The actual climb passed relatively serenely, the aching in my calves proving to be predominantly down to nervous tension rather than any overtraining.
Climb 2: Hagg Hill
Average gradient: 13%
Elevation Gain: 124m
After a brief pause at the top of the first climb, the pack set off again towards the Rivelin valley, and the (literally) looming threat of Hagg Hill. Described as the Queen stage of the course, Hagg Hill is notorious in the cycling scene both in Sheffield and beyond. Despite living in Sheffield for 25 years, I’d never felt any sort of temptation to attempt summiting it in any non-motorised vehicle. In fact, one attempt to tackle the climb in a 1997 Nissan Micra had to be aborted, such is the first ramp of the climb.
As we approached the climb for a rolling start, I could sense that many of the riders had settled into the rhythm of the race, with the pace approaching the climb steadily gearing up. I dropped through my rings, ready to embrace my granny gear as soon as was necessary. We took a left onto the hill, and a literal roar went up. Both sides of the road leading up to the first bend of the climb were lined with spectators, armed with alpine cowbells! The atmosphere was enough to feel like you were gliding up the toughest portion of the climb, and cries of “Allez, allez, allez!” made the hairs on the back of my neck stand up. However, as the crowds began to thin out, I realised I had more than two-thirds of the climb left. The climb switched from a short, sharp ramp to a much more meandering drag. My legs and chest burned as I passed a rider with what must have been the slowest overtake in cycling history just before the line. I looked back to the rider sheepishly, but this was a race after all.
As we waited for the other category riders to finish, I wolfed down a chocolate HobNob bar (other high sugar bars are available) and started chatting to a few Sheffield Uni CC riders. This was one of the highlights of the ride, the social sections of the ride were genuinely social, once everyone had caught their breath!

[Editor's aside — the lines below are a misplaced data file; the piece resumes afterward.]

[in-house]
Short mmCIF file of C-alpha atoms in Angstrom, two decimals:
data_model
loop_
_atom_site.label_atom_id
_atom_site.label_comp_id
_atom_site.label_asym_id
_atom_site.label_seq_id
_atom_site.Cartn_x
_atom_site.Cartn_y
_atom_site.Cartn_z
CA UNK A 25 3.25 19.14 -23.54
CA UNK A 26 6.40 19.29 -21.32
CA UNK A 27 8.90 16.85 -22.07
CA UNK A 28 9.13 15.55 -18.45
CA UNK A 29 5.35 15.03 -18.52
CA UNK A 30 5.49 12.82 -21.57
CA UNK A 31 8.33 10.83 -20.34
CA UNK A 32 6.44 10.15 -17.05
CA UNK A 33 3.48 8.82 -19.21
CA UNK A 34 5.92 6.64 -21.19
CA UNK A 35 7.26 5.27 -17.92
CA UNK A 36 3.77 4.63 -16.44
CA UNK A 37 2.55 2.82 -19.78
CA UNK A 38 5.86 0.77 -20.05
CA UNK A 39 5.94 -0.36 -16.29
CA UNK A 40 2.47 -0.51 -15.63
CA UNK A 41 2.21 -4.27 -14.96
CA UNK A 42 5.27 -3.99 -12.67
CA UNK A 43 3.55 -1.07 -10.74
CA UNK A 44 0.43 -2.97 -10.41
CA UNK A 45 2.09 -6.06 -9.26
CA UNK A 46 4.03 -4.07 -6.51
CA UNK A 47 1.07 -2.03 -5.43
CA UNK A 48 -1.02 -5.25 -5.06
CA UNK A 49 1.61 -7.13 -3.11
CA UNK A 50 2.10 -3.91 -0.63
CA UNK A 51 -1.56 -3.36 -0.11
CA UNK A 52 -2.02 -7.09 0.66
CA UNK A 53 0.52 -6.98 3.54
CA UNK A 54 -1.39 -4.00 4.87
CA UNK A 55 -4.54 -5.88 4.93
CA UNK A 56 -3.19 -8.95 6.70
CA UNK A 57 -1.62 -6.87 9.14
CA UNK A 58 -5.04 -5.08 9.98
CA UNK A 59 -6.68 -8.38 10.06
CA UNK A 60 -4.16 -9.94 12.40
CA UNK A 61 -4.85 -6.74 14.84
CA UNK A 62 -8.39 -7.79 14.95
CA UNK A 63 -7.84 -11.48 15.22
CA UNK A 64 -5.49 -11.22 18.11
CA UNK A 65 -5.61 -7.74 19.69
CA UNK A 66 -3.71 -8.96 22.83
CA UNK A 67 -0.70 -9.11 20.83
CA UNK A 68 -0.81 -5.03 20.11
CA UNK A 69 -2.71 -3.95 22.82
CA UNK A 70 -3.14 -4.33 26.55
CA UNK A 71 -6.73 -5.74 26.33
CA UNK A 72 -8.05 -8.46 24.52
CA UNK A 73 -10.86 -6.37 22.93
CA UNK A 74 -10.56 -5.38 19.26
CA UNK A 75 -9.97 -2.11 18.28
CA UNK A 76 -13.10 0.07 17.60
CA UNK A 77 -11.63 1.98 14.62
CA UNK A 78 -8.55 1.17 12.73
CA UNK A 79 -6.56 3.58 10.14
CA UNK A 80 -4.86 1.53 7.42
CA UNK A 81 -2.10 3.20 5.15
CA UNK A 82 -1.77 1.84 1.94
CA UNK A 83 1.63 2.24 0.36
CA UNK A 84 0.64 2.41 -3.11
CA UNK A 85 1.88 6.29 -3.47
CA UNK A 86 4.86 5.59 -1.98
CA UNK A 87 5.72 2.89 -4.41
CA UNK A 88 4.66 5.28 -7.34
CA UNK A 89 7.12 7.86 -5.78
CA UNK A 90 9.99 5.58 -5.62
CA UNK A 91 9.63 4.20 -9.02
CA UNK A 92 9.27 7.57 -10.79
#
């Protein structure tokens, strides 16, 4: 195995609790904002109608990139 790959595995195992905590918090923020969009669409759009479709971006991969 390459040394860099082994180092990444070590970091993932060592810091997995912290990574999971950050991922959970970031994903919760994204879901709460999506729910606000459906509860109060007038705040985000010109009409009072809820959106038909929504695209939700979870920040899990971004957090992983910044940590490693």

Climb 3: Blake Street
Average gradient: 14%
Elevation Gain: 25m
The next climb was something of a free hit. Although Blake Street is the steepest road in Yorkshire, its length meant it was likely just to be a short, sharp sprint. You’d be up and over it before the lactic acid properly kicked in. That was the plan at least!
The rolling starts were becoming more and more aggressive, and as we swept down Addy St and took a couple of left turns, I found myself virtually spat out the back of the 50-man pack before we’d even hit the climb. I was ever so slightly annoyed at myself for letting my concentration lapse. However, once we turned onto Blake St itself and the noise of the crowd lifted again, I reminded myself that I was just here to enjoy doing something a bit different.
The climb was virtually over before I had chance to take it all in, although the lactic acid definitely kicked in before the summit.
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Climb 4: Fern Road & Thrush Street
Average gradient: 10%
Elevation gain: 41m
After the sprint up Blake St, the next climb offered an entirely different challenge. And one I was not particularly looking forward to. Although the stats for climb 4 were not especially intimidating on paper, the cobbles of Thrush Street promised to mix things up.
Another frantic rolling start kicked off the climb, and the relatively benign gradient of Fern Road lulled me into a false sense of security. That all changed once we reached the cobbles. I’d been trying my best to stay out the said and squeeze whatever power I had out but as soon as I hit the uneven surface, my rear wheel bounced uncontrollably. Forced to sit down or lose all control of my bike, I completely lost any rhythm and discovered a new-found sympathy for the Paris-Roubaix riders. The cobbled backstreets of Sheffield have never felt quite as romantic since.